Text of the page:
Aside from the Holt Renfrew example, the art deco Power Block on Granville by Robson also survives as taxidermy. The colourful terra cotta facade, with Egyptian motifs, faces the street, while shoppers buy cheap tops and jeans at the Old Navy inside.

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The art deco facade survives over Old Navy. Does heritage? Photo by Christopher Cheung.

There are efforts that do more, while accommodating major redevelopment. Vancouver’s 1929 Old Stock Exchange was recently restored — not just “the depth of the brick in the front,” said Kluckner — and merged with a new, glassy 31-story tower.

“There’s enough historical preservation there to make it worthwhile,” he said. “And the building attached to it is a refined and elegant design. I think it shows off the old building very well.”

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“There’s enough historical preservation there to make it worthwhile.” Image by Credit Suisse.

One coming heritage project, imagined with an eye-catching rendering, is a glass-walled office building that wraps a century-old house in a tight hug. The project is in Mount Pleasant, a once working-class, light-industrial neighbourhood transitioning into a tech hub sometimes referred to as Mount Pixel.

The house will be attached to the front of the office building and act as the main entrance. There will be restaurants on the ground level. The interplay between the house and the new building has been compared to the house from the Pixar film Up, boosting buzz online.

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“The interplay between the house and the new building has been compared to the house from the Pixar film Up.” Image by Yamamoto Architecture/Conwest Group.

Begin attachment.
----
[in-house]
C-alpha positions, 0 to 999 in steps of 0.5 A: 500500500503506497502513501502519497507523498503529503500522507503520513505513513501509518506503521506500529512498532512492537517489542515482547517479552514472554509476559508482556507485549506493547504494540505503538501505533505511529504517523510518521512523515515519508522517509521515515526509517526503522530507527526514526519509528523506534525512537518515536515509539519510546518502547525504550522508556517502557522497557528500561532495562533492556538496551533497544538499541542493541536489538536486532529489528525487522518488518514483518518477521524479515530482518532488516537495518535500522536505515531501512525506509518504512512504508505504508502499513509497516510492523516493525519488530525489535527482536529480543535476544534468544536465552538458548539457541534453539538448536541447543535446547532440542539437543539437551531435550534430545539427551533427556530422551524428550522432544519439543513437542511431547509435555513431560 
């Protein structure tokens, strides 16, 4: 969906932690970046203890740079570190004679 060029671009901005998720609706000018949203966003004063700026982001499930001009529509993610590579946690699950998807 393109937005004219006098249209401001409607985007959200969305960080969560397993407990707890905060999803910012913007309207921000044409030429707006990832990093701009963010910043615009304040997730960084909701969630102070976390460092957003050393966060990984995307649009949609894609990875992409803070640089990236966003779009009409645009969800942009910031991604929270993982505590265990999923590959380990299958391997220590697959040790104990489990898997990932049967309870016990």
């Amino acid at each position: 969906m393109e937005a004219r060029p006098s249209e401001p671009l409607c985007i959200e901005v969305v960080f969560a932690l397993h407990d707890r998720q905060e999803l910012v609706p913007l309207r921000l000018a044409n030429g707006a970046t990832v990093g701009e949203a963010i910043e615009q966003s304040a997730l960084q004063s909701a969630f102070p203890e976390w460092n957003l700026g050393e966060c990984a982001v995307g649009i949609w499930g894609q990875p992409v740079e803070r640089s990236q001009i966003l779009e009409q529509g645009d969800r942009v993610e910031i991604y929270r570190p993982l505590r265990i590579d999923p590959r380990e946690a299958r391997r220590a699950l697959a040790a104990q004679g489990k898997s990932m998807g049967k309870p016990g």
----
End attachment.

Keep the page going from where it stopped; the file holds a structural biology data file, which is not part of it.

But is this a kind of façadism, or faux preservation?

The project divided the city’s heritage commission, which Kluckner found interesting. “We see people splitting over these kinds of hybrid developments where the new building is inevitably bigger,” he said.

One big question about these heritage hybrids is whether the new addition should blend in with the old or stand on its own.

“The architectural community and the heritage community would say the way to do it is to make them distinguishable,” said Kluckner. “You make the buildings explain the narrative of different styles.”

That’s happening with the The Post, the redevelopment of the Canada Post site on West Georgia. Two sleek new office towers will grow out of the International Style post office. Amazon plans to move in.

There are also examples of restored heritage buildings that are completely separate from new, distinct additions, like the Coastal Church beside the Shangri-La, Vancouver’s tallest skyscraper, and the James Residence, popularly known as the “Hobbit House,” beside new townhouses on King Edward. (Please see footnote.)

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Towers are set to rise above the old Canada Post building. Image by MCM Partnership Architects/Quadreal.

Beyond architecture, Heritage Vancouver’s Yuen points to the importance of preserving a place’s “spirit” or “mission.”

“It may be for its aesthetic purposes,” he said. “It could be people’s association with the place. It could be for use. It could be because it’s affordable. If you remove a mission from a building, then I would say it loses some of its success.”